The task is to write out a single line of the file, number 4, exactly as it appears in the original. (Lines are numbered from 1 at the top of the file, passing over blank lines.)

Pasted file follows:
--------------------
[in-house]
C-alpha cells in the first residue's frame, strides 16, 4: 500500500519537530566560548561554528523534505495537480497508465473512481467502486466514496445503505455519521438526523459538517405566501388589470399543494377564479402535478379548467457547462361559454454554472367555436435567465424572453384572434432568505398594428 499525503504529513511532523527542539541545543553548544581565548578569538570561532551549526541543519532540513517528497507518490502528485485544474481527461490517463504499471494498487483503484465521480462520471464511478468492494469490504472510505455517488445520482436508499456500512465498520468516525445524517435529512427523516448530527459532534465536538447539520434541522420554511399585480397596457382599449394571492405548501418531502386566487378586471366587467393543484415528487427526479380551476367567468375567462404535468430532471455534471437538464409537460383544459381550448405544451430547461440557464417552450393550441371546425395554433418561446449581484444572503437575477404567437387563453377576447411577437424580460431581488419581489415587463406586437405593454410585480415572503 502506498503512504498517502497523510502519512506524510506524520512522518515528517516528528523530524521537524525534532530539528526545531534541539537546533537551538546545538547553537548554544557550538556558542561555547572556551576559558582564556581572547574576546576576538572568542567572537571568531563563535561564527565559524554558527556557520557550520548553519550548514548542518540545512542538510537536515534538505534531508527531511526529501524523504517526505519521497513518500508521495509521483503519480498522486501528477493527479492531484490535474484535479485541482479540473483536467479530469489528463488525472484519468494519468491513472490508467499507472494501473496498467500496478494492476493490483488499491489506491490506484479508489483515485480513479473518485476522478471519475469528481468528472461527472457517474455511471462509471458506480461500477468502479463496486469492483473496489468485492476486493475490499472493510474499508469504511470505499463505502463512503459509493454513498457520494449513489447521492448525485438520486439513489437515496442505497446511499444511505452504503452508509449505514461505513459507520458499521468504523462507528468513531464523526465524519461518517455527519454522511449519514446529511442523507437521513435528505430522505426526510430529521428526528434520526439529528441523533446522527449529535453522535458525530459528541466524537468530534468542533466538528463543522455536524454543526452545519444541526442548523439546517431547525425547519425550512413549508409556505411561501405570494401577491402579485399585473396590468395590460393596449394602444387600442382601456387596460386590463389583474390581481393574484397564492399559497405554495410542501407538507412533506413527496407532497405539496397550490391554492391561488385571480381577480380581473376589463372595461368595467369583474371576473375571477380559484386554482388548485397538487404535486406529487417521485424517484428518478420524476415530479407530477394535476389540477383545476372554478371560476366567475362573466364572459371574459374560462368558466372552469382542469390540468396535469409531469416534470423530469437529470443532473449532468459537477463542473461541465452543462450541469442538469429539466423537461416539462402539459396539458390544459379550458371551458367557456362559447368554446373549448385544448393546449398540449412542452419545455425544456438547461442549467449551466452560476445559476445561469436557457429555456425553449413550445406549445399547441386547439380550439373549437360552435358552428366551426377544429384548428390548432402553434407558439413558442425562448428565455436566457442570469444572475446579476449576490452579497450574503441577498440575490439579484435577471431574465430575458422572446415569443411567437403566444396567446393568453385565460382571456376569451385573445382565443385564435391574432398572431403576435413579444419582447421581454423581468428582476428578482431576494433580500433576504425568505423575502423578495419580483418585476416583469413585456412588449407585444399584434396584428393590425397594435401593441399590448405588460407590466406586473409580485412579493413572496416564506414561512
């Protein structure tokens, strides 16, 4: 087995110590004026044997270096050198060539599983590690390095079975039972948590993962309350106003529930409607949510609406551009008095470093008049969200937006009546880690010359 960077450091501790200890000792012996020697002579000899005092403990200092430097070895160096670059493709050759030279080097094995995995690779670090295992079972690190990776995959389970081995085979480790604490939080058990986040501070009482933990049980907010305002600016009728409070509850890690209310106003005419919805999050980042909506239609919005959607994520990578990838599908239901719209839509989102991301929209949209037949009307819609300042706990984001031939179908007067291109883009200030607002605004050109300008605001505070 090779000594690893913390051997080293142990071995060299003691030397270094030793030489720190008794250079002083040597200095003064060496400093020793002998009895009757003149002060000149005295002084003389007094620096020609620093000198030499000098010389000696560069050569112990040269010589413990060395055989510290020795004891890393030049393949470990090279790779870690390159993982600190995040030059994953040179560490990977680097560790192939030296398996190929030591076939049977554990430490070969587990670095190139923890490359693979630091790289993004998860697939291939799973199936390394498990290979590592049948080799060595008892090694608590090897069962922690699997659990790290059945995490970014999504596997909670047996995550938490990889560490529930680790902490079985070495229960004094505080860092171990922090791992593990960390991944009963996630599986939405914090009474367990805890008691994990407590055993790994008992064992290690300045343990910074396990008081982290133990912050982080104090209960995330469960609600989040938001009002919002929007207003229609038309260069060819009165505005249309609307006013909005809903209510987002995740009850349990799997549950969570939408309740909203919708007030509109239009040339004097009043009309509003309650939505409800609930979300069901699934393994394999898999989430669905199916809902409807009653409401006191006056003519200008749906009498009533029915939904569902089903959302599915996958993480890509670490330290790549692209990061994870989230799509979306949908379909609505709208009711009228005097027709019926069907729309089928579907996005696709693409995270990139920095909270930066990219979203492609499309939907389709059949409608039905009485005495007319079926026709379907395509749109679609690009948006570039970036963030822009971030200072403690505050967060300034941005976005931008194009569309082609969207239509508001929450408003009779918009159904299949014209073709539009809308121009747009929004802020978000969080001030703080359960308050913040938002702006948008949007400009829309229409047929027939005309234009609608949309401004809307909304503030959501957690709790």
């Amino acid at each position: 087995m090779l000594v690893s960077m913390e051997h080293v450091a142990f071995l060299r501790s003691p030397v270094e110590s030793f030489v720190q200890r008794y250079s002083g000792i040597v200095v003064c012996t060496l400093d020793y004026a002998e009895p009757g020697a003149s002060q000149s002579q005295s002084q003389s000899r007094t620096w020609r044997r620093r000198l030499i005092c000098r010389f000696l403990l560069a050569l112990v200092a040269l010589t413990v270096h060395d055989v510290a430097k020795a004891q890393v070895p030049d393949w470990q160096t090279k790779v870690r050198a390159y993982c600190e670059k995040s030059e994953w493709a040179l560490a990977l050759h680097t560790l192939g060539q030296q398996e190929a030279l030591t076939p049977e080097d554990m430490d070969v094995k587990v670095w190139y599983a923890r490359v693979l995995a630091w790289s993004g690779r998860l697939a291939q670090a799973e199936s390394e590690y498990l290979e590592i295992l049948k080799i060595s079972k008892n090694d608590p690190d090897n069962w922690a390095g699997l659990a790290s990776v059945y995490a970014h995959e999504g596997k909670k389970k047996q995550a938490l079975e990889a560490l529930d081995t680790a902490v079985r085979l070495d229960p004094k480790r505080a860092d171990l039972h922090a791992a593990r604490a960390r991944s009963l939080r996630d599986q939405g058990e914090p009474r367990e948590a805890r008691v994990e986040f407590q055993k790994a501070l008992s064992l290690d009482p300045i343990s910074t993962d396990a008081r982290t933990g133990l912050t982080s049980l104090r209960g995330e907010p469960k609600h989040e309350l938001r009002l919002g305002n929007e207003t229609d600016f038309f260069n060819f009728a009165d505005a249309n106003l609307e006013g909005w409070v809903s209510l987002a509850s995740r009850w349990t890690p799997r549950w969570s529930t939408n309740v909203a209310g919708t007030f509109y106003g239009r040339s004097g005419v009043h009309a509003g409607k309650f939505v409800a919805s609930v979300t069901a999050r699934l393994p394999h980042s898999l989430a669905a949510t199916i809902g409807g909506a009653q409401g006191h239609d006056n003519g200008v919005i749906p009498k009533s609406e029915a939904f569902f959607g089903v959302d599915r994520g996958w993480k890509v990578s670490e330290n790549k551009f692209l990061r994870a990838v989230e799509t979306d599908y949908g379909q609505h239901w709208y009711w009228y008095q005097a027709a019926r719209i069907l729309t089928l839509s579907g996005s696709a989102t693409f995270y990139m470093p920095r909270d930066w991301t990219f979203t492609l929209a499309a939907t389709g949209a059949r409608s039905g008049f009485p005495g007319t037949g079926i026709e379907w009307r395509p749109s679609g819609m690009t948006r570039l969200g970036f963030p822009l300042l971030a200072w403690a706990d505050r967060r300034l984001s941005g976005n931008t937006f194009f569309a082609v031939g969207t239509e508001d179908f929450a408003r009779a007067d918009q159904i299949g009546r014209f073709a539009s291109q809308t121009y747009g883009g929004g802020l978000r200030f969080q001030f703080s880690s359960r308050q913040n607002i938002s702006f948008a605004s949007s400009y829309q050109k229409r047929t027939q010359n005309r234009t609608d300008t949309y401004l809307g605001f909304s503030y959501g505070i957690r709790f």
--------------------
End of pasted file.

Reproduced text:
């Amino acid at each position: 087995m090779l000594v690893s960077m913390e051997h080293v450091a142990f071995l060299r501790s003691p030397v270094e110590s030793f030489v720190q200890r008794y250079s002083g000792i040597v200095v003064c012996t060496l400093d020793y004026a002998e009895p009757g020697a003149s002060q000149s002579q005295s002084q003389s000899r007094t620096w020609r044997r620093r000198l030499i005092c000098r010389f000696l403990l560069a050569l112990v200092a040269l010589t413990v270096h060395d055989v510290a430097k020795a004891q890393v070895p030049d393949w470990q160096t090279k790779v870690r050198a390159y993982c600190e670059k995040s030059e994953w493709a040179l560490a990977l050759h680097t560790l192939g060539q030296q398996e190929a030279l030591t076939p049977e080097d554990m430490d070969v094995k587990v670095w190139y599983a923890r490359v693979l995995a630091w790289s993004g690779r998860l697939a291939q670090a799973e199936s390394e590690y498990l290979e590592i295992l049948k080799i060595s079972k008892n090694d608590p690190d090897n069962w922690a390095g699997l659990a790290s990776v059945y995490a970014h995959e999504g596997k909670k389970k047996q995550a938490l079975e990889a560490l529930d081995t680790a902490v079985r085979l070495d229960p004094k480790r505080a860092d171990l039972h922090a791992a593990r604490a960390r991944s009963l939080r996630d599986q939405g058990e914090p009474r367990e948590a805890r008691v994990e986040f407590q055993k790994a501070l008992s064992l290690d009482p300045i343990s910074t993962d396990a008081r982290t933990g133990l912050t982080s049980l104090r209960g995330e907010p469960k609600h989040e309350l938001r009002l919002g305002n929007e207003t229609d600016f038309f260069n060819f009728a009165d505005a249309n106003l609307e006013g909005w409070v809903s209510l987002a509850s995740r009850w349990t890690p799997r549950w969570s529930t939408n309740v909203a209310g919708t007030f509109y106003g239009r040339s004097g005419v009043h009309a509003g409607k309650f939505v409800a919805s609930v979300t069901a999050r699934l393994p394999h980042s898999l989430a669905a949510t199916i809902g409807g909506a009653q409401g006191h239609d006056n003519g200008v919005i749906p009498k009533s609406e029915a939904f569902f959607g089903v959302d599915r994520g996958w993480k890509v990578s670490e330290n790549k551009f692209l990061r994870a990838v989230e799509t979306d599908y949908g379909q609505h239901w709208y009711w009228y008095q005097a027709a019926r719209i069907l729309t089928l839509s579907g996005s696709a989102t693409f995270y990139m470093p920095r909270d930066w991301t990219f979203t492609l929209a499309a939907t389709g949209a059949r409608s039905g008049f009485p005495g007319t037949g079926i026709e379907w009307r395509p749109s679609g819609m690009t948006r570039l969200g970036f963030p822009l300042l971030a200072w403690a706990d505050r967060r300034l984001s941005g976005n931008t937006f194009f569309a082609v031939g969207t239509e508001d179908f929450a408003r009779a007067d918009q159904i299949g009546r014209f073709a539009s291109q809308t121009y747009g883009g929004g802020l978000r200030f969080q001030f703080s880690s359960r308050q913040n607002i938002s702006f948008a605004s949007s400009y829309q050109k229409r047929t027939q010359n005309r234009t609608d300008t949309y401004l809307g605001f909304s503030y959501g505070i957690r709790f």